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Tales of the Punjab   By: (1847-1929)

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To the Little Reader

Sir Buzz The Rat's Wedding The Faithful Prince The Bear's Bad Bargain Prince Lionheart and his Three Friends The Lambkin Bopoluchi Princess Aubergine Valiant Vicky, the Brave Weaver The Son of Seven Mothers The Sparrow and the Crow The Tiger, the Brahman, and the Jackal The King of the Crocodiles Little Anklebone The Close Alliance The Two Brothers The Jackal and the Iguana The Death and Burial of Poor Hen Sparrow Princess Pepperina Peasie and Beansir The Jackal and the Partridge The Snake woman and King Ali Mardan The Wonderful Ring The Jackal and the Pea hen The Grain of Corn The Farmer and the Money lender The Lord of Death The Wrestlers The Legend of Gwashbrari, the Glacier Hearted Queen The Barber's Clever Wife The Jackal and the Crocodile How Raja Rasalu Was Born How Raja Rasalu Went Out Into the World How Raja Rasalu's Friends Forsook Him How Raja Rasalu Killed the Giants How Raja Rasalu Became a Jogi How Raja Rasalu Journeyed to the City of King Sarkap How Raja Rasalu Swung the Seventy Fair Maidens, Daughters of the King How Raja Rasalu Played Chaupur with King Sarkap The King Who Was Fried Prince Half a Son The Mother and Daughter Who Worshipped the Sun The Ruby Prince

Notes to the Tales


Many of the tales in this collection appeared either in the Indian Antiquary , the Calcutta Review , or the Legends of the Punjab . They were then in the form of literal translations, in many cases uncouth or even unpresentable to ears polite, in all scarcely intelligible to the untravelled English reader; for it must be remembered that, with the exception of the Adventures of Raja Rasalu, all these stories are strictly folk tales passing current among a people who can neither read nor write, and whose diction is full of colloquialisms, and, if we choose to call them so, vulgarisms. It would be manifestly unfair, for instance, to compare the literary standard of such tales with that of the Arabian Nights , the Tales of a Parrot , or similar works. The manner in which these stories were collected is in itself sufficient to show how misleading it would be, if, with the intention of giving the conventional Eastern flavour to the text, it were to be manipulated into a flowery dignity; and as a description of the procedure will serve the double purpose of credential and excuse, the authors give it, premising that all the stories but three have been collected by Mrs. F. A. Steel during winter tours through the various districts of which her husband has been Chief Magistrate.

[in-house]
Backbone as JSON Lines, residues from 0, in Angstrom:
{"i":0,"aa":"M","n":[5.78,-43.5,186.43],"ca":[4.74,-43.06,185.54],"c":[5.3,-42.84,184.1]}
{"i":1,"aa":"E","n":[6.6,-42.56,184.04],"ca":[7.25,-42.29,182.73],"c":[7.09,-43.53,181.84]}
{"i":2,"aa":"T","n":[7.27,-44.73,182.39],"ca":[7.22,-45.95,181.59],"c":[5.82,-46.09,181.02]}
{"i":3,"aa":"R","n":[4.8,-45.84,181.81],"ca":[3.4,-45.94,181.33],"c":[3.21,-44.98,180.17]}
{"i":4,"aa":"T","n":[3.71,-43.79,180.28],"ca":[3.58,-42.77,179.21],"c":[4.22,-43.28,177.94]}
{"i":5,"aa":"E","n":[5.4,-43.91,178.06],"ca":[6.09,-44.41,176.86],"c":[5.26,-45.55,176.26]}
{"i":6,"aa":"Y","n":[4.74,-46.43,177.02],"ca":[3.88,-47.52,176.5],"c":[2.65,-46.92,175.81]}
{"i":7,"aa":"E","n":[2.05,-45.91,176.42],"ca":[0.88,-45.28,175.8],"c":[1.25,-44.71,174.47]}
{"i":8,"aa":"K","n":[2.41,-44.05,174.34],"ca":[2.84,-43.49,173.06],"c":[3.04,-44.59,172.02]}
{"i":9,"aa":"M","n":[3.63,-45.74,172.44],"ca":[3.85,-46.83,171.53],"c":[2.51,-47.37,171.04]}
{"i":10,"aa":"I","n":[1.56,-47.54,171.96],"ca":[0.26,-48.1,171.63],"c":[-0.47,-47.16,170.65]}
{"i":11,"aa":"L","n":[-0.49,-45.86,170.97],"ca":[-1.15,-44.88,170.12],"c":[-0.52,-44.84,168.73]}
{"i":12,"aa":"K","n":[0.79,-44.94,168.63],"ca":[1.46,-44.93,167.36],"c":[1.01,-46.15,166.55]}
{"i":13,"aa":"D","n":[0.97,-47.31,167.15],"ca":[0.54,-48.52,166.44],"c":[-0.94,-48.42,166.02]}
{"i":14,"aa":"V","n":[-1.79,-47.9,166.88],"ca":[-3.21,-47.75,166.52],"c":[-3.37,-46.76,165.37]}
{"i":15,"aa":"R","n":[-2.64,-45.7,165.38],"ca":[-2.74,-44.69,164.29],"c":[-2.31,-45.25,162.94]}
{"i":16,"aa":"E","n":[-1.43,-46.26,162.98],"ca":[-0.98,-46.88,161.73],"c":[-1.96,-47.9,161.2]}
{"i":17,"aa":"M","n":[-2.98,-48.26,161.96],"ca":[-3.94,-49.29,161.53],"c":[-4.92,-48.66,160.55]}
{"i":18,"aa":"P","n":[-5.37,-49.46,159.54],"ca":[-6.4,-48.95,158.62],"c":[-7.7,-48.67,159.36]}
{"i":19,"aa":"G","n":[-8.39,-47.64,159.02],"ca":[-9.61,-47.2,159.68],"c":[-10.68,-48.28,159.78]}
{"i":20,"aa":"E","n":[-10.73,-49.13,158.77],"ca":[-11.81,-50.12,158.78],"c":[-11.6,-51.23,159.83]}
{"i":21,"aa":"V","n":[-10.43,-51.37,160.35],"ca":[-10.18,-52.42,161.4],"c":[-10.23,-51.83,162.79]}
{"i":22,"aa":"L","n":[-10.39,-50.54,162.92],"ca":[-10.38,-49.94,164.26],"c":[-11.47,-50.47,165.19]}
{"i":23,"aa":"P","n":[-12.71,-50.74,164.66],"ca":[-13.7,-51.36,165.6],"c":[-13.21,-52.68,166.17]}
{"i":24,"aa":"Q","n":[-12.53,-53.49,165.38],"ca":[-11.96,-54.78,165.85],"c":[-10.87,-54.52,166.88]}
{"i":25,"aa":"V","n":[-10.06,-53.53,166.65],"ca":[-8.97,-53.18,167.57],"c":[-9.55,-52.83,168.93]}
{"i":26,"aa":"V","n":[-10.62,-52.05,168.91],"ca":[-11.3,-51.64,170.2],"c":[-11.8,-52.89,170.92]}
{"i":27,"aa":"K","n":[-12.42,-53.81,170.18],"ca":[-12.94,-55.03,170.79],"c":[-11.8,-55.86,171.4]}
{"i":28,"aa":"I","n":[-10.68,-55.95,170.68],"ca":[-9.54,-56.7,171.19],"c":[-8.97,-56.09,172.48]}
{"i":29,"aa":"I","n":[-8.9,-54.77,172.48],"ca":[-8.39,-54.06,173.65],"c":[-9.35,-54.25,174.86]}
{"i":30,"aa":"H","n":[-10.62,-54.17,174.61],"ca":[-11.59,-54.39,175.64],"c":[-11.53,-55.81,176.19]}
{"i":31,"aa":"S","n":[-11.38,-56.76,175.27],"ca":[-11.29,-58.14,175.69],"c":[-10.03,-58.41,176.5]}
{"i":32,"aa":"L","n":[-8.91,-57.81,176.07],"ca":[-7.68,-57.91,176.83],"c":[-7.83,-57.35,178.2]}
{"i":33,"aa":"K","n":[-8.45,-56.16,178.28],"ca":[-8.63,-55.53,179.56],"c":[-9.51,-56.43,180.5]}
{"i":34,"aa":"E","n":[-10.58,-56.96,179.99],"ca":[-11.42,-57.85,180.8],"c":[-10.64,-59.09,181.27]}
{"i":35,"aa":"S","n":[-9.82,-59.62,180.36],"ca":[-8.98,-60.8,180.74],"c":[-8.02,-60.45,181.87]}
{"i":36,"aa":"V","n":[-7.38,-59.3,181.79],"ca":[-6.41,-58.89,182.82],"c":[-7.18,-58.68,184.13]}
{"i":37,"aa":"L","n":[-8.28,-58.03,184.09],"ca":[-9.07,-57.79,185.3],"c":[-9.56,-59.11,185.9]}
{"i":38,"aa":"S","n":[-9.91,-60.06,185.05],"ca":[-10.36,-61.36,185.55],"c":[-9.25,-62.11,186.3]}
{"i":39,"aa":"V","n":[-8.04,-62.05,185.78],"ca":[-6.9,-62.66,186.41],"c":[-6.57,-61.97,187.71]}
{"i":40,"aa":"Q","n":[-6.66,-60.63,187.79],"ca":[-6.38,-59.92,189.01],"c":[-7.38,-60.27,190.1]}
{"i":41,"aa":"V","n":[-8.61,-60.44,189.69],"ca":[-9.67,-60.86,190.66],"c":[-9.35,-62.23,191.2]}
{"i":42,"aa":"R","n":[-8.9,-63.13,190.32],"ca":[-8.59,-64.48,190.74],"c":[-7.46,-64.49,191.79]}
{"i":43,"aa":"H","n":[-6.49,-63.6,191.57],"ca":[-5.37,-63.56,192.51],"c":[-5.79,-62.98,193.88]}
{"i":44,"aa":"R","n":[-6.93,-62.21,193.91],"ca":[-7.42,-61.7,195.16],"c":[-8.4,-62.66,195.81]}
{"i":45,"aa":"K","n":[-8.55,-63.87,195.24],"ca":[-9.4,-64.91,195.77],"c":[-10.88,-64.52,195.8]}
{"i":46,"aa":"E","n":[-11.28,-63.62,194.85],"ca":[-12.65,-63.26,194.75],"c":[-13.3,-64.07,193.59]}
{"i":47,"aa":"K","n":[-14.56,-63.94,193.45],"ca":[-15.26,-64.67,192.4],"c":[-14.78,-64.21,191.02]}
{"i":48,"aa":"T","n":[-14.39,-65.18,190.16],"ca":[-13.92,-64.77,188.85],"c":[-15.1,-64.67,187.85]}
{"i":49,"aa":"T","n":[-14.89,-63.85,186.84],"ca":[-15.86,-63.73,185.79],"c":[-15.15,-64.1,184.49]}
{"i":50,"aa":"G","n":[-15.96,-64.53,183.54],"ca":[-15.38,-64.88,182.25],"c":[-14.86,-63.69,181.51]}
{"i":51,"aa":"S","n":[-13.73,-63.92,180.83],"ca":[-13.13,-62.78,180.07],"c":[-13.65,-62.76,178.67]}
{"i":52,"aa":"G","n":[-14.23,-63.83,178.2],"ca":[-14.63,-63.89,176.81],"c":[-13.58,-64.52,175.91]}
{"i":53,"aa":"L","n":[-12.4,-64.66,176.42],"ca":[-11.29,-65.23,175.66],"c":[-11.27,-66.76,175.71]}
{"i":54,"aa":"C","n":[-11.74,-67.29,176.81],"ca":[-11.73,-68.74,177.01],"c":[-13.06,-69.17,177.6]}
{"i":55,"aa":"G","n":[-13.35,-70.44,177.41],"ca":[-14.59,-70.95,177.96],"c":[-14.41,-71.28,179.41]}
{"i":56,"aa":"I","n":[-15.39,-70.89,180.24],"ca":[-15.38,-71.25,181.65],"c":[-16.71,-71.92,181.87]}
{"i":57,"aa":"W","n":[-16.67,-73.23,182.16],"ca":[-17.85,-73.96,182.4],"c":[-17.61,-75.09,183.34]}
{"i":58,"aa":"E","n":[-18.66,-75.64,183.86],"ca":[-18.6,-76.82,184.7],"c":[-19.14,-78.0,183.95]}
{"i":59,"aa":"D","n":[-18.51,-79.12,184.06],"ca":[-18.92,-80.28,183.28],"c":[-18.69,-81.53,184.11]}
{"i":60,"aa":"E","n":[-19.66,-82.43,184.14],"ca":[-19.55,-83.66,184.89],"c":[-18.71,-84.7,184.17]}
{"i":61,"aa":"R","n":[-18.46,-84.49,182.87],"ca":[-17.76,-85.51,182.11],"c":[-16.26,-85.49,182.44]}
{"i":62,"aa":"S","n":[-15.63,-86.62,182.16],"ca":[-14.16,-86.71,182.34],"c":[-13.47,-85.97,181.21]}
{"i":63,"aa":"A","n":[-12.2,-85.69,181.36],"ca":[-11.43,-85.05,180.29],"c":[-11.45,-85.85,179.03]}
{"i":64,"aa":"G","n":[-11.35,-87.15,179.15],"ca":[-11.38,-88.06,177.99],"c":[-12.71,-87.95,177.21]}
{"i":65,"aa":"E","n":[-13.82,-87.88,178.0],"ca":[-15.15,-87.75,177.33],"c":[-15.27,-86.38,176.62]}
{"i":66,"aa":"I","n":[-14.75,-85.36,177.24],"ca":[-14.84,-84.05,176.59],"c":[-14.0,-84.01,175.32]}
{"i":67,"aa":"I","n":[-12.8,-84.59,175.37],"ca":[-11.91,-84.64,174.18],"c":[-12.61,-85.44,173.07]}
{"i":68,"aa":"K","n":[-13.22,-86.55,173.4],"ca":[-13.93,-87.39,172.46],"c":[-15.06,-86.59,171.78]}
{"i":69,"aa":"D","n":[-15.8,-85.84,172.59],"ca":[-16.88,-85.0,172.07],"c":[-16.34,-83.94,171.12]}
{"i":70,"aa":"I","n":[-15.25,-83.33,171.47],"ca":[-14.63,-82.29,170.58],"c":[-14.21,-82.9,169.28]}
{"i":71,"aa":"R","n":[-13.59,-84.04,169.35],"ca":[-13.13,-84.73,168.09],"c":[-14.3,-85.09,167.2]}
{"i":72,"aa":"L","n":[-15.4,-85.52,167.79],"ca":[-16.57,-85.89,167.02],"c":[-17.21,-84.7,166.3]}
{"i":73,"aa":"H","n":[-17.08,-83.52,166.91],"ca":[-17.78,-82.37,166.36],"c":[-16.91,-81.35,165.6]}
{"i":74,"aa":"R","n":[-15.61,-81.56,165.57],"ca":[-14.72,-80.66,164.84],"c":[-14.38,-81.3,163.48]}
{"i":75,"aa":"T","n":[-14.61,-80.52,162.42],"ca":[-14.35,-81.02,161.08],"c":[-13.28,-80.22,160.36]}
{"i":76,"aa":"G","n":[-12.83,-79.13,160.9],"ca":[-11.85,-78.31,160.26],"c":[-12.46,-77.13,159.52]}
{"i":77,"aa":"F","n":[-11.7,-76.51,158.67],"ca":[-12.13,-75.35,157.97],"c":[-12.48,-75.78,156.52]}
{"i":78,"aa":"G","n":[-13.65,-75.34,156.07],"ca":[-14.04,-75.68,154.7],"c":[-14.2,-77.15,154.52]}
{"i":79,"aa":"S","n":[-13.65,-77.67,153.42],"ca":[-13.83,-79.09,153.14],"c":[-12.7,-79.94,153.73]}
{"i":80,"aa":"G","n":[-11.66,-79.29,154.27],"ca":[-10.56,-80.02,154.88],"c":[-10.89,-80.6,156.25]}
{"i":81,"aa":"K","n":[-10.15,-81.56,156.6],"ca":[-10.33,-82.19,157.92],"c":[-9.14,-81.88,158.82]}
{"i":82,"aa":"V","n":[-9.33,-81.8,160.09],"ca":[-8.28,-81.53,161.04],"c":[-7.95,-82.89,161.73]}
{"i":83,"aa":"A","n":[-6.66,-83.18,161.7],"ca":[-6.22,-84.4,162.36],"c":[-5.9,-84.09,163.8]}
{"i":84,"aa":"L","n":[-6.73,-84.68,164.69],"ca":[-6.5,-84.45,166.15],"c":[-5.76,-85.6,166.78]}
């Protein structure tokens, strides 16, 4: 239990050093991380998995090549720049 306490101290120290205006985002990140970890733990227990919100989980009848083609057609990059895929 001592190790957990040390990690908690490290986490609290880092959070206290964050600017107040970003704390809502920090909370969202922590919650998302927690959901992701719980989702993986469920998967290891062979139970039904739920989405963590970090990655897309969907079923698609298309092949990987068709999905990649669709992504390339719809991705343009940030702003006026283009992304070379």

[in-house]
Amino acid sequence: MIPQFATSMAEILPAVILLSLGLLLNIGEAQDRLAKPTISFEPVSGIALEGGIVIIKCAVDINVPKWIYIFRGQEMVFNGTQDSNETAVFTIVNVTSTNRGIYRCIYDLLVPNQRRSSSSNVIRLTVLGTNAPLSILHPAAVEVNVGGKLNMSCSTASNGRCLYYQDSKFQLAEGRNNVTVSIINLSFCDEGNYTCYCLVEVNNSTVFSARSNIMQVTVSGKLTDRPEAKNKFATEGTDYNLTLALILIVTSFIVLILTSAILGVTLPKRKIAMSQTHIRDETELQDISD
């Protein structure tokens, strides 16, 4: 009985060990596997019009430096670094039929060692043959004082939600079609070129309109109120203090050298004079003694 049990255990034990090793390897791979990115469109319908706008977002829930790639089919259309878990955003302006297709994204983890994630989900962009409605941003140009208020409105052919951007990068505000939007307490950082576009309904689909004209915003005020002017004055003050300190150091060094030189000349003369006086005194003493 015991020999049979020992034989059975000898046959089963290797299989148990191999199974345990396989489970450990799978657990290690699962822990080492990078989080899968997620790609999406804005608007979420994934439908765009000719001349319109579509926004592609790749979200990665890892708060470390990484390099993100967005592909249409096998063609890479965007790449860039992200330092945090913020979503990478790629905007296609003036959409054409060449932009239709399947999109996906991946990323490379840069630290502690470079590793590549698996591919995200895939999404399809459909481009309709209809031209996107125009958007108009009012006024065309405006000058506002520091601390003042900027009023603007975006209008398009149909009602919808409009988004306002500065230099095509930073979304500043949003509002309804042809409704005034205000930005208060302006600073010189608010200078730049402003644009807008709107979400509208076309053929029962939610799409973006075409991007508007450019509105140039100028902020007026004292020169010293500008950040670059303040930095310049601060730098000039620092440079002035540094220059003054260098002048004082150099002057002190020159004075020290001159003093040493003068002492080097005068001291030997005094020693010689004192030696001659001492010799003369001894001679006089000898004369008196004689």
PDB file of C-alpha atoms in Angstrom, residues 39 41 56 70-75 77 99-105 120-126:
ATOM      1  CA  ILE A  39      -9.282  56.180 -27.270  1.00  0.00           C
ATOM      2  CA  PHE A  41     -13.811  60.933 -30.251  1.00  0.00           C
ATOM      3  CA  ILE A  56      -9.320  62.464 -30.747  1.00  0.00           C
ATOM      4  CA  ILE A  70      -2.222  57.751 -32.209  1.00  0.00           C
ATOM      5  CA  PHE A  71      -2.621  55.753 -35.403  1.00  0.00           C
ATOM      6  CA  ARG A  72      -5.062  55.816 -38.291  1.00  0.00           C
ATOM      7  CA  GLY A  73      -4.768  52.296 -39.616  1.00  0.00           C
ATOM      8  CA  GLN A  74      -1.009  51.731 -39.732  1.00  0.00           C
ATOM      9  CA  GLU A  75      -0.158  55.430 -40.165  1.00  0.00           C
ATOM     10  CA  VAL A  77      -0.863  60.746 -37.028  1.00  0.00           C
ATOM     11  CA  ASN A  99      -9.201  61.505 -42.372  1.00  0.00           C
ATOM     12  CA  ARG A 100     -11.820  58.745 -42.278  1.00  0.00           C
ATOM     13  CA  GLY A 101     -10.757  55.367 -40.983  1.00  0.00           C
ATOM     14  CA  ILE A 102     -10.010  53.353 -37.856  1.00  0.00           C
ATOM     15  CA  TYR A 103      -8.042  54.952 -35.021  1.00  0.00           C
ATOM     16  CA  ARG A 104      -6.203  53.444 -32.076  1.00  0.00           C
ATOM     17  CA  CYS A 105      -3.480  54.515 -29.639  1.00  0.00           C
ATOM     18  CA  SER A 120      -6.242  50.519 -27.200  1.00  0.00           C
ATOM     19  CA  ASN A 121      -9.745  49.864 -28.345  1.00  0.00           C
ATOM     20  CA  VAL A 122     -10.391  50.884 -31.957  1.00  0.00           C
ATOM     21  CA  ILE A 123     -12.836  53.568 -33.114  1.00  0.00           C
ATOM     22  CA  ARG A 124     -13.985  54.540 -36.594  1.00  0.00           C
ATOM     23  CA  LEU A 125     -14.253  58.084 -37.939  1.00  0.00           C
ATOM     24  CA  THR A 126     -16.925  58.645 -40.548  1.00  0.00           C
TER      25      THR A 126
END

A carpet is spread under a tree in the vicinity of the spot which the Magistrate has chosen for his darbar , but far enough away from bureaucracy to let the village idlers approach it should they feel so inclined. In a very few minutes, as a rule, some of them begin to edge up to it, and as they are generally small boys, they commence nudging each other, whispering, and sniggering. The fancied approach of a chuprasi , the 'corrupt lictor' of India, who attends at every darbar , will however cause a sudden stampede; but after a time these become less and less frequent, the wild beasts, as it were, becoming tamer. By and by a group of women stop to gaze, and then the question 'What do you want?' invariably brings the answer 'To see your honour' ( ap ke darshan ae ). Once the ice is broken, the only difficulties are, first, to understand your visitors, and secondly, to get them to go away. When the general conversation is fairly started, inquiries are made by degrees as to how many witches there are in the village, or what cures they know for fever and the evil eye, etc . At first these are met by denials expressed in set terms, but a little patient talk will generally lead to some remarks which point the villagers' minds in the direction required, till at last, after many persuasions, some child begins a story, others correct the details, emulation conquers shyness, and finally the story teller is brought to the front with acclamations: for there is always a story teller par excellence in every village generally a boy... Continue reading book >>

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